The Second Amendment protects the right of all citizens to keep and bear arms but like any other legal right it has its limits.
Those limits have been clarified several times by the U.S. Supreme Court, most recently in 2008. But the development of new and more sophisticated weaponry opens up the possibility for renewed investigation.
Justice Antonin Scalia, whose decisions generally favor gun rights, told Fox News that Second Amendment rights are certainly limited although he didn't elaborate how. To speculate on what he might have meant, it's helpful to understand what limits already exist.
U.S. v. Heller
The most recent decision on Second Amendment rights, U.S. v. Heller, prohibited any kind of complete ban on a category of guns.
At issue was a D.C. law banning ownership of any handguns. That law was struck down and the decision effectively barred states from implementing similar laws.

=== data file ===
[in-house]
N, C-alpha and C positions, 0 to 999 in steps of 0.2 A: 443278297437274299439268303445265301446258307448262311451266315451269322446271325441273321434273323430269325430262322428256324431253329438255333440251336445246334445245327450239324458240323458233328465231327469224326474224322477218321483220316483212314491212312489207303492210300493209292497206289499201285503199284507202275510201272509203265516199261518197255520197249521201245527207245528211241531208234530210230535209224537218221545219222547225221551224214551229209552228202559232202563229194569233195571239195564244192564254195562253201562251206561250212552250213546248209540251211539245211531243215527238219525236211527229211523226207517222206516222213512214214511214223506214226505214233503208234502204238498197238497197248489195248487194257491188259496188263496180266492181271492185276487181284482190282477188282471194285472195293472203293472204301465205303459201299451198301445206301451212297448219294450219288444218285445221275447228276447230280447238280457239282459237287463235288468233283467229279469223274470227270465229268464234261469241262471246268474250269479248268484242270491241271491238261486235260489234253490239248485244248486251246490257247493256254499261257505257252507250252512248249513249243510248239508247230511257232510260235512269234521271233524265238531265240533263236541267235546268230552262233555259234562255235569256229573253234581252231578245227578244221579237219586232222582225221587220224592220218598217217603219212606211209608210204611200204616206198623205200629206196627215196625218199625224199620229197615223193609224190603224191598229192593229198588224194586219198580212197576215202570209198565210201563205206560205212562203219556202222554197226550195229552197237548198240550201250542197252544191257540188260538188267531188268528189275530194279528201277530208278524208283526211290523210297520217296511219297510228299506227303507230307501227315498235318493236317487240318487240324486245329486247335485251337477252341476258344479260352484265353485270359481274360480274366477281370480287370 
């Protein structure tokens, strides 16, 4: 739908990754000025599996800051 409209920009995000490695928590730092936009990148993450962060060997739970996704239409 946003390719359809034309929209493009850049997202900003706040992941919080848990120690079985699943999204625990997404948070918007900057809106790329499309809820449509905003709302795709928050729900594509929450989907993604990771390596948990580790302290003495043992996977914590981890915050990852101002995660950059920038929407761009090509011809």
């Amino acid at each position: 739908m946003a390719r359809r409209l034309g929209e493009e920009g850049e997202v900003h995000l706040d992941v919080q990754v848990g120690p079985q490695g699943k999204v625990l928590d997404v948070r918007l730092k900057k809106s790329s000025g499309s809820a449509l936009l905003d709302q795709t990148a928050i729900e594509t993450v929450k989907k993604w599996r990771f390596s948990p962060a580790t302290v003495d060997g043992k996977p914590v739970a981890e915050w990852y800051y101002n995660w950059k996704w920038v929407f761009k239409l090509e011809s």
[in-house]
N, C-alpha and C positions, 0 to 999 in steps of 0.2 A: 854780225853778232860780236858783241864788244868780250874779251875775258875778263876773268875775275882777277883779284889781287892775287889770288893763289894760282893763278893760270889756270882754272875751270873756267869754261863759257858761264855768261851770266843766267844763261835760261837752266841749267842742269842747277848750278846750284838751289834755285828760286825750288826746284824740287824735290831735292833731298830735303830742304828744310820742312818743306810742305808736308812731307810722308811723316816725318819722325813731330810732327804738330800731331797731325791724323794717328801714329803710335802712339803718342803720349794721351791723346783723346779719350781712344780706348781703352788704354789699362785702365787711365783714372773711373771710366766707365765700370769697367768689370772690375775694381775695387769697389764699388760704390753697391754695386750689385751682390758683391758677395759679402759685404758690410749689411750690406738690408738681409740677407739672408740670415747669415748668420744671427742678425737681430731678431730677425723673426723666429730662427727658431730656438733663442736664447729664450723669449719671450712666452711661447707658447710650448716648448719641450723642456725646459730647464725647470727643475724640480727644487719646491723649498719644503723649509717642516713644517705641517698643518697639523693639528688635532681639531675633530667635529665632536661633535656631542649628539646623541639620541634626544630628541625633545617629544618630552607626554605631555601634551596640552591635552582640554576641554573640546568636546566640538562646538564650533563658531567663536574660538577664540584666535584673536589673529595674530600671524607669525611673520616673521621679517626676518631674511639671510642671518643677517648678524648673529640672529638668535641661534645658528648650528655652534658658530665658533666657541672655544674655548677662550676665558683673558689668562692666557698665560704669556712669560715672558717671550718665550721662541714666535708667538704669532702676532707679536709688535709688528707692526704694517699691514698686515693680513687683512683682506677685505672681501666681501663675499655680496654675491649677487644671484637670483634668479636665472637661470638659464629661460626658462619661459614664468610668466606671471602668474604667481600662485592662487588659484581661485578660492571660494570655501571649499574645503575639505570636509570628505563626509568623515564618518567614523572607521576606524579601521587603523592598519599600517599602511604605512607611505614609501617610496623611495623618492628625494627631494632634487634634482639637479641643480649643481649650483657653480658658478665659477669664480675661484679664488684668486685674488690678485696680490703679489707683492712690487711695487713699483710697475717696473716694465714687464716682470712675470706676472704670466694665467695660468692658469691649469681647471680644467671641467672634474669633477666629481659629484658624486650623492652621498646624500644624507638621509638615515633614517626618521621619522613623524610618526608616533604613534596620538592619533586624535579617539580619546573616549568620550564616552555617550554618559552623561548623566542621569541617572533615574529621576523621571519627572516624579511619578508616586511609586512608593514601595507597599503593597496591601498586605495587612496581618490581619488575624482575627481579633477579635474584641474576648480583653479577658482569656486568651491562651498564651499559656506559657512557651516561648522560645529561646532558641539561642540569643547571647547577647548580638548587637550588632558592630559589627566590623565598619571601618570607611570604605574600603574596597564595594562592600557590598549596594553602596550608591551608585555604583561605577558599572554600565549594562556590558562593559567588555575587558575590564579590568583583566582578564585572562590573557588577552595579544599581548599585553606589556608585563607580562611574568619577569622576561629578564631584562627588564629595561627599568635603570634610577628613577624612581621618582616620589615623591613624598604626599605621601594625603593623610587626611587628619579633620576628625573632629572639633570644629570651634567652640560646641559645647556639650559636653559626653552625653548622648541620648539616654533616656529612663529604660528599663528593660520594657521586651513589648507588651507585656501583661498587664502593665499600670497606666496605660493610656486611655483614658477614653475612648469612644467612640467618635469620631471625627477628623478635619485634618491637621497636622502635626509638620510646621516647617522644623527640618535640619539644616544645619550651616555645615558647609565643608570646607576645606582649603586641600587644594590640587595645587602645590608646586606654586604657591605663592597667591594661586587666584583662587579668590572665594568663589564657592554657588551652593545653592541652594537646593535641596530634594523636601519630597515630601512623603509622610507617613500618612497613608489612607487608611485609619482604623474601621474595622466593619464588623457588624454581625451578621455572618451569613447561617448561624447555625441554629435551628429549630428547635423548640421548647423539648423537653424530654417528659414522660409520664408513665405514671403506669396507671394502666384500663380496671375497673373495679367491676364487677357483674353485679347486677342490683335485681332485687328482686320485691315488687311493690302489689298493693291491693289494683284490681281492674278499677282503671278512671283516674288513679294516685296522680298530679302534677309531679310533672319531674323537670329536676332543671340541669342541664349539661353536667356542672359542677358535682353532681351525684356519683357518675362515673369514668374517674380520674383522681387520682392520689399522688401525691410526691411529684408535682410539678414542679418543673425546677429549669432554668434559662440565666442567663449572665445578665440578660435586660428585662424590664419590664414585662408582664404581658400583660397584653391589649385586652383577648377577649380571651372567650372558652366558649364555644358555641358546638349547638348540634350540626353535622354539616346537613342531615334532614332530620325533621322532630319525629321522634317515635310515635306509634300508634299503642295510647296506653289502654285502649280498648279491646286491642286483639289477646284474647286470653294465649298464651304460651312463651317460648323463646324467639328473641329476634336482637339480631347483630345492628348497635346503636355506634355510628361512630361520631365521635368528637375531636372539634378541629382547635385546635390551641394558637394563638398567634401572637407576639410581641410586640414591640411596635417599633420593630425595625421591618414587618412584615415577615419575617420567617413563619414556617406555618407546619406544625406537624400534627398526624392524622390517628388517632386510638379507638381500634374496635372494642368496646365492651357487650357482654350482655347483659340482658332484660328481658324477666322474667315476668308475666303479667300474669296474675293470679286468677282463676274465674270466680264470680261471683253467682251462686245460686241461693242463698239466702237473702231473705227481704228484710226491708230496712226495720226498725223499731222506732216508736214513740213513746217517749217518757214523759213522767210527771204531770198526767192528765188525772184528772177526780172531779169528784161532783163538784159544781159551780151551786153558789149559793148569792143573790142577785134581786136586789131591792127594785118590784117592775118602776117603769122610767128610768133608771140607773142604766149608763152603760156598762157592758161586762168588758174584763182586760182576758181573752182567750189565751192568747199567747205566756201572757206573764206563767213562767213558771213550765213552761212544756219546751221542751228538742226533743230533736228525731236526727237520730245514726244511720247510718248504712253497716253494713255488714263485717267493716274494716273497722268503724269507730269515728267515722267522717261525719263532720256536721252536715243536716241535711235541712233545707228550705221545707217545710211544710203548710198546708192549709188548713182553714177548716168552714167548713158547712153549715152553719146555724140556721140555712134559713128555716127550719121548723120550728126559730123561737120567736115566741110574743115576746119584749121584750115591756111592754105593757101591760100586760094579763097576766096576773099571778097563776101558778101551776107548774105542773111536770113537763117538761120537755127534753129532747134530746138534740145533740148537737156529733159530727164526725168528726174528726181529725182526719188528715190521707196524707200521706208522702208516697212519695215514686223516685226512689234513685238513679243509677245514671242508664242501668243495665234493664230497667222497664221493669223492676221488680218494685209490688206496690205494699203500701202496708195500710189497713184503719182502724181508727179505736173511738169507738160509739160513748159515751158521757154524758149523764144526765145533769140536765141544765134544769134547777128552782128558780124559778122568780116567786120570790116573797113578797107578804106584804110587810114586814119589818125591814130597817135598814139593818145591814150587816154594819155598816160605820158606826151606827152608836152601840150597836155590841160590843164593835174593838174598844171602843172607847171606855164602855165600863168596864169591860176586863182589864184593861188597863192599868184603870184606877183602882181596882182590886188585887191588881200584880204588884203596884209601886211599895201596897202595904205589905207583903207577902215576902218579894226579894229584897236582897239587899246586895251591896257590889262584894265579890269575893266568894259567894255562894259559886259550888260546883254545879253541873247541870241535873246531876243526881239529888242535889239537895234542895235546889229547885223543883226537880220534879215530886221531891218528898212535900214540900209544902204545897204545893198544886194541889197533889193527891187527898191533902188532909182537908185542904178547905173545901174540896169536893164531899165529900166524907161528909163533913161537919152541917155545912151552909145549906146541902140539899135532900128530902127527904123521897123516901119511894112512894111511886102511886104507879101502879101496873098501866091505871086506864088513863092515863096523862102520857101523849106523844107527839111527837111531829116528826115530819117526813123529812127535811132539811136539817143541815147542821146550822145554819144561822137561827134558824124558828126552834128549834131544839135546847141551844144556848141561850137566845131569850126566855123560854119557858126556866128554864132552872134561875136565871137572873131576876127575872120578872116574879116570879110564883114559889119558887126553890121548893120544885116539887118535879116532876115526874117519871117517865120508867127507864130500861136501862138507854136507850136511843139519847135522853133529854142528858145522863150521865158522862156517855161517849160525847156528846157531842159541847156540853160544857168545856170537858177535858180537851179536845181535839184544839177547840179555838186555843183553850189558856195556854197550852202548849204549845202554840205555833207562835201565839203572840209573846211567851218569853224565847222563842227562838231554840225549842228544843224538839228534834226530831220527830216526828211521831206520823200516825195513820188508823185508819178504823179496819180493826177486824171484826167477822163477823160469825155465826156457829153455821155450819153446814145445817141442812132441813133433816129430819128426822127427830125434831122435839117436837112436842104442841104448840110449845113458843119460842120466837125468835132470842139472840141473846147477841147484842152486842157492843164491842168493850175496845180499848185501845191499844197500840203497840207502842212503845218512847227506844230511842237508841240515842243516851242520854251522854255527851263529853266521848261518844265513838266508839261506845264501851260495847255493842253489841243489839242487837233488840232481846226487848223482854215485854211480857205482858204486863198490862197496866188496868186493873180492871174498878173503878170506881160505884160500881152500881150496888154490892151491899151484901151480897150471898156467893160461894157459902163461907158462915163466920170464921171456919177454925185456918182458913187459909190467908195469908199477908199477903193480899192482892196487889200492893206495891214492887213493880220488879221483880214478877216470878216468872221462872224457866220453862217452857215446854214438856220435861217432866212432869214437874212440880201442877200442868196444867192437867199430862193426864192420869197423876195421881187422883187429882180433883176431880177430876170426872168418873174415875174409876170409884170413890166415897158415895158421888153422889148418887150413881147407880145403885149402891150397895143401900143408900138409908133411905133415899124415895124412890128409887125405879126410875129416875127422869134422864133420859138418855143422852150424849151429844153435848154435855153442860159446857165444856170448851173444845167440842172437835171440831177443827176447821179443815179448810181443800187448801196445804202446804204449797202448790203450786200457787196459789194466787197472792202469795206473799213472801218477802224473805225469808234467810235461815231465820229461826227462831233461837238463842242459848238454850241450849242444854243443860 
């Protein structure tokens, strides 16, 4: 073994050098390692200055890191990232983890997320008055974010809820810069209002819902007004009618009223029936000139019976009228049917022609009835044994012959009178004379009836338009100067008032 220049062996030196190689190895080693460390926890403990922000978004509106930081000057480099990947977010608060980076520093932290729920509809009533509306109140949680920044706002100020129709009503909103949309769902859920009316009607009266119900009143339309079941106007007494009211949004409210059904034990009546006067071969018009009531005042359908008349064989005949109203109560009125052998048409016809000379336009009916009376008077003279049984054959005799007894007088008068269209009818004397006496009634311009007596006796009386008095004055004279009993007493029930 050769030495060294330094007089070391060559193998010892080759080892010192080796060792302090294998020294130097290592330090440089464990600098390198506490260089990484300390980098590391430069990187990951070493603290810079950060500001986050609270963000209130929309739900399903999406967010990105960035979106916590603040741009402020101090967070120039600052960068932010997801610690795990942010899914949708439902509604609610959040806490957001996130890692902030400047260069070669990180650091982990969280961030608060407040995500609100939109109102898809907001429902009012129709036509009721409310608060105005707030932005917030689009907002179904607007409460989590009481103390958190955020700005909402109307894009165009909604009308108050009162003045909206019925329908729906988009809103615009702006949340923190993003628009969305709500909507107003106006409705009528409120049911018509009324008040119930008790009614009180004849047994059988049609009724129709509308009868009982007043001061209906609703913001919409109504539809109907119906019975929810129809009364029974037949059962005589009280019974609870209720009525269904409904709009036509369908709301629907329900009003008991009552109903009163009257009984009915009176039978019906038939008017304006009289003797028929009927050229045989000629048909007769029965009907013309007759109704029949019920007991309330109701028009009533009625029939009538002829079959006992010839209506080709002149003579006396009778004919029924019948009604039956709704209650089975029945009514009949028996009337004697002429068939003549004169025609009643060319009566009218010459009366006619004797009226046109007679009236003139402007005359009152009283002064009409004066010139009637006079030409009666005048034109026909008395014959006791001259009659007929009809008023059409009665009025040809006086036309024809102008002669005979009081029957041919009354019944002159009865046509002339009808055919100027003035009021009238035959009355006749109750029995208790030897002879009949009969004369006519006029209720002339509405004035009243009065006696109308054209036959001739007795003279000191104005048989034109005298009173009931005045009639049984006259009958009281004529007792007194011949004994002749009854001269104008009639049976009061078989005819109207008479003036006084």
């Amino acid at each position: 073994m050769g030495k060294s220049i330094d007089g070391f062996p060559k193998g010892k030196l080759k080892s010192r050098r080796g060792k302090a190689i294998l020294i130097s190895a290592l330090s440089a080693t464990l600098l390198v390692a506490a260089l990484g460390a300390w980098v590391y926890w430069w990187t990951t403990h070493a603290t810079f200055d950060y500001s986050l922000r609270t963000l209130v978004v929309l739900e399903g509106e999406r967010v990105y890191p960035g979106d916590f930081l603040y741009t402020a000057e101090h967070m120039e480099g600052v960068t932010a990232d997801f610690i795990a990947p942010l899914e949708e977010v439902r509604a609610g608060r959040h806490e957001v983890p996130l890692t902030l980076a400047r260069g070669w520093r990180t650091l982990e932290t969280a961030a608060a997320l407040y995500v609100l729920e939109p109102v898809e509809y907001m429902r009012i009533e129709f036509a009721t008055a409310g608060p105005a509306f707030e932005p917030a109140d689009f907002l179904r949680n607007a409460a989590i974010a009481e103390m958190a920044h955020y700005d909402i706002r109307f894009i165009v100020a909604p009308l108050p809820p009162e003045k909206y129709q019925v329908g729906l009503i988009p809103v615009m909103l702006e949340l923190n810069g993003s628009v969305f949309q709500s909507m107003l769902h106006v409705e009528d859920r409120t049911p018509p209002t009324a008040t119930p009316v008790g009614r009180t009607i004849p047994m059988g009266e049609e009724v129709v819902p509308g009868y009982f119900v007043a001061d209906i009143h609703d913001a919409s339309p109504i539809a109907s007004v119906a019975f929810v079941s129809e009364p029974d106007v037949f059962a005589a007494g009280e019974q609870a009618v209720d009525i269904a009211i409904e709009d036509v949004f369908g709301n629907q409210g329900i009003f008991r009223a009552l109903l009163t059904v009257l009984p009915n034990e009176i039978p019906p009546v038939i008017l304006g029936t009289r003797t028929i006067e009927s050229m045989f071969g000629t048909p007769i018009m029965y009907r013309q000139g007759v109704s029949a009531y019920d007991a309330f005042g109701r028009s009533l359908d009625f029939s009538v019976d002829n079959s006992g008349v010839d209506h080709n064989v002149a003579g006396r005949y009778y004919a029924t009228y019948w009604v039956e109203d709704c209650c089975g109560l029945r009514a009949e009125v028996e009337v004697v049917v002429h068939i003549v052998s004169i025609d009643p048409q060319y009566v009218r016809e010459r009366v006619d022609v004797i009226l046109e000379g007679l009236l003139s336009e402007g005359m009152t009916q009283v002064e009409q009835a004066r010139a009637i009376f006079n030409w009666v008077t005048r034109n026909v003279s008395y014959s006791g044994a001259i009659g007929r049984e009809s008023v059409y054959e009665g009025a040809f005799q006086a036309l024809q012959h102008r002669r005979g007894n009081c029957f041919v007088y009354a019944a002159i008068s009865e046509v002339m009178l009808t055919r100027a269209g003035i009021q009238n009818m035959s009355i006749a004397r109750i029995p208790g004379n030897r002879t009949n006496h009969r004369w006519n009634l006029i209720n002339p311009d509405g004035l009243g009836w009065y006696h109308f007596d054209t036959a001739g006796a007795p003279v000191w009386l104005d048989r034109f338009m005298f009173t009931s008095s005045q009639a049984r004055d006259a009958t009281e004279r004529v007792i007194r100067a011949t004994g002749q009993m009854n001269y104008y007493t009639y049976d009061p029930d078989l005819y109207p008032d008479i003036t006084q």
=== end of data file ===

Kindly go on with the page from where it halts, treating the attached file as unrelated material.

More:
No state can take it away your Second Amendment rights. But they can place limits on it.
The way most states regulate guns is through licensing requirements and bans on certain guns within a given class. Those kinds of limits have generally been upheld by courts and Heller doesn't stop them.
That means state assault weapon bans and restrictive license and permitting laws are generally acceptable limits on Second Amendment rights.
Regulations on Fully Automatic Weapons
One of the more famous examples of highly restrictive gun laws is federal regulation of fully automatic weapons or machine guns.
Machines guns aren't banned in the U.S.; Heller likely wouldn't allow it. But they are subject to intense regulation. Under the National Firearms Act, prospective owners must apply to the U.S. Treasury Department for special permission to own machine guns.
Applicants undergo rigorous screening by the FBI. If granted permission, owners pay a tax and must register their weapon with the federal government.
The Firearms Owners' Protection Act of 1986 then made it illegal for civilians to own machine guns made before the act's passage on May 19, 1986.
Unless the Supreme Court says otherwise, this kind of regulation is a legitimate limit on Second Amendment Rights. While an outright ban isn't legal, strict regulation that creates an effective ban is still acceptable.